Officials say a man has died and 20 other people are injured, with damage to roads and houses and some areas left without power.
Homes made of adobe collapsed in coastal areas most directly affected by the quake, local authorities said.
According to the US Geological Survey, the quake struck at a depth of 36.3 km and no tsunami alert has been activated so far.
Several municipalities lost electricity, and many roads and adobe houses collapsed, Osorio said.
Chile's National Emergency offices said there were no reports of injuries, damage to infrastructure, or interruption of basic services.
Earthquakes are common in Peru, but many homes are built with precarious materials that can not withstand the tremors.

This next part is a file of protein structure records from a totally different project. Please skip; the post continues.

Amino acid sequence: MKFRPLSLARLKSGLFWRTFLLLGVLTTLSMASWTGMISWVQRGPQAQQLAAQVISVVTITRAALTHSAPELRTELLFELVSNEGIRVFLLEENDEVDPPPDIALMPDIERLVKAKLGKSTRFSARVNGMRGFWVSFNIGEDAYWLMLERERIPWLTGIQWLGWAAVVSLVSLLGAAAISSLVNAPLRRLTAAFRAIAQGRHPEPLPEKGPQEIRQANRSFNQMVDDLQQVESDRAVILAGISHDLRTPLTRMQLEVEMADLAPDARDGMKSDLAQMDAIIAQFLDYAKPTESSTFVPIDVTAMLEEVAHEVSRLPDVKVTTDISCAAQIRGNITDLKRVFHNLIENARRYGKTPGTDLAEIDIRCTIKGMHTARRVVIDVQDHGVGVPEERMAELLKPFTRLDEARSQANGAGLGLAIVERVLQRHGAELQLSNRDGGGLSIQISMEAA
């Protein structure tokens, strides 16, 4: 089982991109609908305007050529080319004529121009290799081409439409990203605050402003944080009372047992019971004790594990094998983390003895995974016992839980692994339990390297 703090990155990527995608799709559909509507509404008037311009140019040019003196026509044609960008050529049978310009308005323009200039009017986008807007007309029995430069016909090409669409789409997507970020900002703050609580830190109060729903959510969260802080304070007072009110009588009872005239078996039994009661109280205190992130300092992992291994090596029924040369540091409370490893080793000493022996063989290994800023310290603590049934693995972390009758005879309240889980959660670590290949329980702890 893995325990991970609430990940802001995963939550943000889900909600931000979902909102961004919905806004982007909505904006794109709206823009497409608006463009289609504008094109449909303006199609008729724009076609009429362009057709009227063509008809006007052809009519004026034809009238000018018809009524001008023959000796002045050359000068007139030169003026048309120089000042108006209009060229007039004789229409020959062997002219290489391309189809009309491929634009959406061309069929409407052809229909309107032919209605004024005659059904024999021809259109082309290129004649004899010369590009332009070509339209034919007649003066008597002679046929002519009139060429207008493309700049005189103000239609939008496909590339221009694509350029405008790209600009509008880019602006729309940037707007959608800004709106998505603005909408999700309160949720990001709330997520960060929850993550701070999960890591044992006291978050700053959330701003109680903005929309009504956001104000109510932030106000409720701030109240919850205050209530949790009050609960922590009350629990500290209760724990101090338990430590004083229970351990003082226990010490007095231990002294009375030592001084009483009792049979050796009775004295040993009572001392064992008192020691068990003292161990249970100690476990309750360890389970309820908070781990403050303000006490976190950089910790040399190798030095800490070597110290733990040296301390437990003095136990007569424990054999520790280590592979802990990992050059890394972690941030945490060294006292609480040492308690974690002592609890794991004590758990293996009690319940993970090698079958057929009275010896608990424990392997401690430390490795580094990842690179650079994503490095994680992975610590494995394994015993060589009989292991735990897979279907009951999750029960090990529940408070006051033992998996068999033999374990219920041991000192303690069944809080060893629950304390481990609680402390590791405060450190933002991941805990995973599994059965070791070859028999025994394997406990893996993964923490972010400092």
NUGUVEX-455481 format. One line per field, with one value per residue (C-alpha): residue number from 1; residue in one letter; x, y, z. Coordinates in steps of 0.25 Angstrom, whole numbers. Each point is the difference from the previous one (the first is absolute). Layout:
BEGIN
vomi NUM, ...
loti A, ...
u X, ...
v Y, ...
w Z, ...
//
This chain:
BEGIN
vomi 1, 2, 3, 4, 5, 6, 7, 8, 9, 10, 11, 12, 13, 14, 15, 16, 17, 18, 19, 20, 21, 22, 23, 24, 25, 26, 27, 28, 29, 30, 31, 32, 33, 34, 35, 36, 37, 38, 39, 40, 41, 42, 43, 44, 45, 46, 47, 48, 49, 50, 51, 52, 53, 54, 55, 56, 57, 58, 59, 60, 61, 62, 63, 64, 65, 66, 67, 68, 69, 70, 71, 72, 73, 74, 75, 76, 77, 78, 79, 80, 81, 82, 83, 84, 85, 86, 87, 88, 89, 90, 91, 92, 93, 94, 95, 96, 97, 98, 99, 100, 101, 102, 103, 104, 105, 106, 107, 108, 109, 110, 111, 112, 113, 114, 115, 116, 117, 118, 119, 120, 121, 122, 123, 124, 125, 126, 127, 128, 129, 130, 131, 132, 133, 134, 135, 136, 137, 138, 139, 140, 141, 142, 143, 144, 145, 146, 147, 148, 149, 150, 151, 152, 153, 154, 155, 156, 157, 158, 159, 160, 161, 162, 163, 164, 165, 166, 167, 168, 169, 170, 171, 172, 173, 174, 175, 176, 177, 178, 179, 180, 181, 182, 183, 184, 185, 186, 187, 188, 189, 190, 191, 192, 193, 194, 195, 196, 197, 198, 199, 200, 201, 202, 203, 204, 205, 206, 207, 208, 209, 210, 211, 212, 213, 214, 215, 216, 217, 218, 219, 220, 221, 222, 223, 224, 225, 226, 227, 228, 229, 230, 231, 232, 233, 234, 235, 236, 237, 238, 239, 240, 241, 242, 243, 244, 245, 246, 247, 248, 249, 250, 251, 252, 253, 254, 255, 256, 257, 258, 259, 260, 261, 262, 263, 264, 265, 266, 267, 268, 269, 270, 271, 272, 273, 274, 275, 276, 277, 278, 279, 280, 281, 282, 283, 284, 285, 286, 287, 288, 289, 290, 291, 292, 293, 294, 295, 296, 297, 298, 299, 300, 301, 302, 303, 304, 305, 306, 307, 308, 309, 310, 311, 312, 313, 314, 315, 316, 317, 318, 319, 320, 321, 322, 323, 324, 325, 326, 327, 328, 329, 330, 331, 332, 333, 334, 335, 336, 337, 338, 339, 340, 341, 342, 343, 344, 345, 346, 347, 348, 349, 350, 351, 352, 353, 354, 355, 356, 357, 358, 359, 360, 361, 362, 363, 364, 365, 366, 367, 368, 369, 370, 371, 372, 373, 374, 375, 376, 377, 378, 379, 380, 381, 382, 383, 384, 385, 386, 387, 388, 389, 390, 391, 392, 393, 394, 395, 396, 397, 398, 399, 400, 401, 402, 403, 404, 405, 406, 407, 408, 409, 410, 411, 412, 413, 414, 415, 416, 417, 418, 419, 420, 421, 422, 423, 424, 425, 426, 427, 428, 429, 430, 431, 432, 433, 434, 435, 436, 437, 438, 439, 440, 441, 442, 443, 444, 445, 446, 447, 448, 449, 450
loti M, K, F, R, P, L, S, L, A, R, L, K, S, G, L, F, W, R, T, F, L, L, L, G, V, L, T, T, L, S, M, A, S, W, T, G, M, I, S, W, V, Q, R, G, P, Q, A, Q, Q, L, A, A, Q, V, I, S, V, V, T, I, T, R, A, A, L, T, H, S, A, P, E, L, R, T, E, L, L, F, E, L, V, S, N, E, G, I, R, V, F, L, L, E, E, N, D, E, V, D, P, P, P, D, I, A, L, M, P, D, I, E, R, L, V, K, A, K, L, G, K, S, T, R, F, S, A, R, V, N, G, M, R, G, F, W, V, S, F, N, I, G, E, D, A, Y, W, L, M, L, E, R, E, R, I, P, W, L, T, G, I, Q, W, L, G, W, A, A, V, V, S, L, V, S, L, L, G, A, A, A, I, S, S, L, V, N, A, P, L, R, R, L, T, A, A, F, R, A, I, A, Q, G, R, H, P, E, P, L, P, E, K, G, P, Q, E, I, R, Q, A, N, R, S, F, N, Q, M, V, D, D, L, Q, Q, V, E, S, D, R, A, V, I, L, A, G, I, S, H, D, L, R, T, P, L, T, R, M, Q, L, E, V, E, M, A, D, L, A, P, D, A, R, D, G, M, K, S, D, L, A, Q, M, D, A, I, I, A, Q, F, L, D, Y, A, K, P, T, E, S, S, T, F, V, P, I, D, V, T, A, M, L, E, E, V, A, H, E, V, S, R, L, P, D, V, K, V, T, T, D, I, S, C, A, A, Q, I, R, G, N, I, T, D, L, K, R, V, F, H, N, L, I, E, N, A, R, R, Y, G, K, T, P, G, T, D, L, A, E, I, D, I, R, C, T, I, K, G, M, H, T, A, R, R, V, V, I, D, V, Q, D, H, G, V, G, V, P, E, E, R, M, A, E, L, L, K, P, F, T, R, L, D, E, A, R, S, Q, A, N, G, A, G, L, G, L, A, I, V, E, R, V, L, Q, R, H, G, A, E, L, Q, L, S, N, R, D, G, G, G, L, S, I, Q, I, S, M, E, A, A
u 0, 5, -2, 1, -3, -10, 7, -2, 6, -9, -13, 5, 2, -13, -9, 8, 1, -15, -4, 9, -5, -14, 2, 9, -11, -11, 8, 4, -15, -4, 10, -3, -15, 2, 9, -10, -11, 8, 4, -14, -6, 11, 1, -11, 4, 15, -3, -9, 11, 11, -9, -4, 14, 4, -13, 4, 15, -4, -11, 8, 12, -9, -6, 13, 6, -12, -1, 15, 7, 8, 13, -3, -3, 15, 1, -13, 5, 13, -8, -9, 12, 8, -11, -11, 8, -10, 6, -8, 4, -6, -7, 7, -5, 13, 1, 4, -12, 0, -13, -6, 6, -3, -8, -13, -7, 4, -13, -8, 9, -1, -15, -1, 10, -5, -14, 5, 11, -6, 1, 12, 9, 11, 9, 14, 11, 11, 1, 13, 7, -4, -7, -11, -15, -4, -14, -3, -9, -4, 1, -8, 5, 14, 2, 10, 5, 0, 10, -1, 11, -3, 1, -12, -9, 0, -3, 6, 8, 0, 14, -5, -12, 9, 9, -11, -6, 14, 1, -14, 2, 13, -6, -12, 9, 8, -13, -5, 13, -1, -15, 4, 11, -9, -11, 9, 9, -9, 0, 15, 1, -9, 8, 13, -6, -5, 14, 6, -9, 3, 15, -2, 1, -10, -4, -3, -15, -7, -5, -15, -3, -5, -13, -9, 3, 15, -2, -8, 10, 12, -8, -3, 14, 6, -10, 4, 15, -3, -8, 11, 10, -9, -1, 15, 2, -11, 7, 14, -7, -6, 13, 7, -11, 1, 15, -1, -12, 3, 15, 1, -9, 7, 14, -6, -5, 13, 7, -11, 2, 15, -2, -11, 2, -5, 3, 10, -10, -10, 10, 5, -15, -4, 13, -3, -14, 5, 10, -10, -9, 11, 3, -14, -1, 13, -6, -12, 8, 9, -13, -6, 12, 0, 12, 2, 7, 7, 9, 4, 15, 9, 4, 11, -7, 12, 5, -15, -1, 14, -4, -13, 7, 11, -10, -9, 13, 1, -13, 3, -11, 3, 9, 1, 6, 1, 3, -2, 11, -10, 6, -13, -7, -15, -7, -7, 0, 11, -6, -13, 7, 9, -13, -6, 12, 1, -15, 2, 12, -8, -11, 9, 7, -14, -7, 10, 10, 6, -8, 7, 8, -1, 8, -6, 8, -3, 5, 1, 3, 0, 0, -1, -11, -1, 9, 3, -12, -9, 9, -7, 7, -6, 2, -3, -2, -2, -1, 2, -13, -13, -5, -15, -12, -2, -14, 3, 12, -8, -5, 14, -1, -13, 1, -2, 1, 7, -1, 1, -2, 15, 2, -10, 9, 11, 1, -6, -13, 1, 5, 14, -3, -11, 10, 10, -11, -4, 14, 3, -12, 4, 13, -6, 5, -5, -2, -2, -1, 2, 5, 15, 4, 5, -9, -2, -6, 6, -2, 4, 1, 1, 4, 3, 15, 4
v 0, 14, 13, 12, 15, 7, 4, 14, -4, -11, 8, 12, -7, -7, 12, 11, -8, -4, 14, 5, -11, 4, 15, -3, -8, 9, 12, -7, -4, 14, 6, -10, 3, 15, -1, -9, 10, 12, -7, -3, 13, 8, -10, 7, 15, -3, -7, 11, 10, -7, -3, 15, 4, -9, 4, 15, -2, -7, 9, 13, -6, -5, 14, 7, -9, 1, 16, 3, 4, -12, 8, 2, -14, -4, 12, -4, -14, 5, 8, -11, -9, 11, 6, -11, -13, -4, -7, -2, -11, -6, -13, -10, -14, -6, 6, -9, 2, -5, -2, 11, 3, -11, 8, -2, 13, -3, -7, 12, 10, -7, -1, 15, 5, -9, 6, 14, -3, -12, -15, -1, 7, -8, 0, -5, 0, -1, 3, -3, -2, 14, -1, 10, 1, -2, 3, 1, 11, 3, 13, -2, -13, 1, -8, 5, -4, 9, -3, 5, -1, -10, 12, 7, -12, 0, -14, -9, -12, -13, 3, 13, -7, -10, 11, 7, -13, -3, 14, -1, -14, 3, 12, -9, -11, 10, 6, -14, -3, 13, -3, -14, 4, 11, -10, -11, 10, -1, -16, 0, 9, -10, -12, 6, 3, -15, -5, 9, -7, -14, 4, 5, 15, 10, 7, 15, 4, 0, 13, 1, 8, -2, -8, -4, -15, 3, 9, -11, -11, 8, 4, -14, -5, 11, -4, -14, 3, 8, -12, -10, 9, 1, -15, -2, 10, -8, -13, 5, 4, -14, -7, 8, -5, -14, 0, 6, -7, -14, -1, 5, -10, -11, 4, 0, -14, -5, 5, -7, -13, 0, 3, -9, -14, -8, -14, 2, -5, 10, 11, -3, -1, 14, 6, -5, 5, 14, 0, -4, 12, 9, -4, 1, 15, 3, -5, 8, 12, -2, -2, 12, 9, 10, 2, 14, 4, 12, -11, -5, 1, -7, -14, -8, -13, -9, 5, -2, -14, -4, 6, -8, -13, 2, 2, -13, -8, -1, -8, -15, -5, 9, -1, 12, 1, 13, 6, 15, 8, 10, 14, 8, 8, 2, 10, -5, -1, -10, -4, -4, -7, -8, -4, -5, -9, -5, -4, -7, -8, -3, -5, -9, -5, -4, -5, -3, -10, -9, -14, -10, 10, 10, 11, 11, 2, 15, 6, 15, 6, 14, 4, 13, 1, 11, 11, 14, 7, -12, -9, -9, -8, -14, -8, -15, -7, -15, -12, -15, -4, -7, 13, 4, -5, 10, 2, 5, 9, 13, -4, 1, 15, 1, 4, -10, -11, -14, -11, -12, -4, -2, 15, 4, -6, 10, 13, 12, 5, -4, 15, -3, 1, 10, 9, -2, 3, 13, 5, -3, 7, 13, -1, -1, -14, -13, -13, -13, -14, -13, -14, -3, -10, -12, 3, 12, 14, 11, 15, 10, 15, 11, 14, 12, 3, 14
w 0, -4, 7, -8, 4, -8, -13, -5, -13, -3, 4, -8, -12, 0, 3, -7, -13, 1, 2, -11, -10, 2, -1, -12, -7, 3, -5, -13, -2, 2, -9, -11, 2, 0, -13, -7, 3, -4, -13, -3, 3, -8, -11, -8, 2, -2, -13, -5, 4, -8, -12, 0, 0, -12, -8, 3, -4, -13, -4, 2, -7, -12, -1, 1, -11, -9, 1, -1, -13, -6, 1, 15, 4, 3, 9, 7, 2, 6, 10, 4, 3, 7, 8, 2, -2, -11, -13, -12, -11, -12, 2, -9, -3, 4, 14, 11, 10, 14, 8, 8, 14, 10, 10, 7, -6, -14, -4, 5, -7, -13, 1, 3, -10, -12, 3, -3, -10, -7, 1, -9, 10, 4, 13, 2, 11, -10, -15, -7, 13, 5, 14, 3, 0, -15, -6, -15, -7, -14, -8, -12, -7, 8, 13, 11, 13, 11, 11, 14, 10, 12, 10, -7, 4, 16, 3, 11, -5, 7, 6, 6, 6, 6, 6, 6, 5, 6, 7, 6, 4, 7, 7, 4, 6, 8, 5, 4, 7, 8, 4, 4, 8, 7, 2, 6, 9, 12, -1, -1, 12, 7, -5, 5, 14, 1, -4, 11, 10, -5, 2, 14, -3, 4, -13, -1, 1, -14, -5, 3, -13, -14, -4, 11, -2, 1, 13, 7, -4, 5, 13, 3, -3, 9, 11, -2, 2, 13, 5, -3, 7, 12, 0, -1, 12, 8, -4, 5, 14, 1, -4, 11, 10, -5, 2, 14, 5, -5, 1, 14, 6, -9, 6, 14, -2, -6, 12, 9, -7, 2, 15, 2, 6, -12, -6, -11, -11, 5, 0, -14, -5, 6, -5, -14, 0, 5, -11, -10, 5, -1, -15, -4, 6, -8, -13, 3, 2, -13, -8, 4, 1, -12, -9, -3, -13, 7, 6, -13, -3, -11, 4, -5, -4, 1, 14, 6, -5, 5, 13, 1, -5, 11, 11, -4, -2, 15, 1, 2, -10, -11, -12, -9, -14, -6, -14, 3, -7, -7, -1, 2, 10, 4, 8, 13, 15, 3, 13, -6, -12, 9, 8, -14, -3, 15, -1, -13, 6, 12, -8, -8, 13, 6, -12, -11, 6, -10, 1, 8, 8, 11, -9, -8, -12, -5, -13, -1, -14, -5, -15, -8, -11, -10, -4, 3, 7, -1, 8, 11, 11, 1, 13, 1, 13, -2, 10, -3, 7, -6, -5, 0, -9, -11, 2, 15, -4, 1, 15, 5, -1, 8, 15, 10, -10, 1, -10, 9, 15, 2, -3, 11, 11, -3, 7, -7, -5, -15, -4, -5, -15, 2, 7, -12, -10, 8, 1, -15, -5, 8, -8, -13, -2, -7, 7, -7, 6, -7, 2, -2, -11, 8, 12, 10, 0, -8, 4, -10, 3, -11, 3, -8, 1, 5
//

The U.S. Pacific Tsunami Warning Center initially warned of that hazardous waves could hit Peru and Chile, but later stated there was no longer any tsunami threat from the quake.
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In the city of Arequipa, residents ran into the streets after the quake struck at 4:18 am (0918 GMT).
Peru lies on the so-called "Ring of Fire" - an arc of fault lines that circles the Pacific Basin and is prone to frequent earthquakes and volcanic eruptions.
However, Interior Minister Vicente Romero said the disaster would not affect Pope Francis' scheduled visit for this coming Thursday through next Sunday.
The South American country records about 200 earthquakes a year, majority going unnoticed by the public.
The regions of Arequipa, Ica and Ayacucho have been affected.
An natural disaster with a preliminary magnitude of 7.3 struck off Peru's coast at 0918 GMT (4:18 a.m. EST).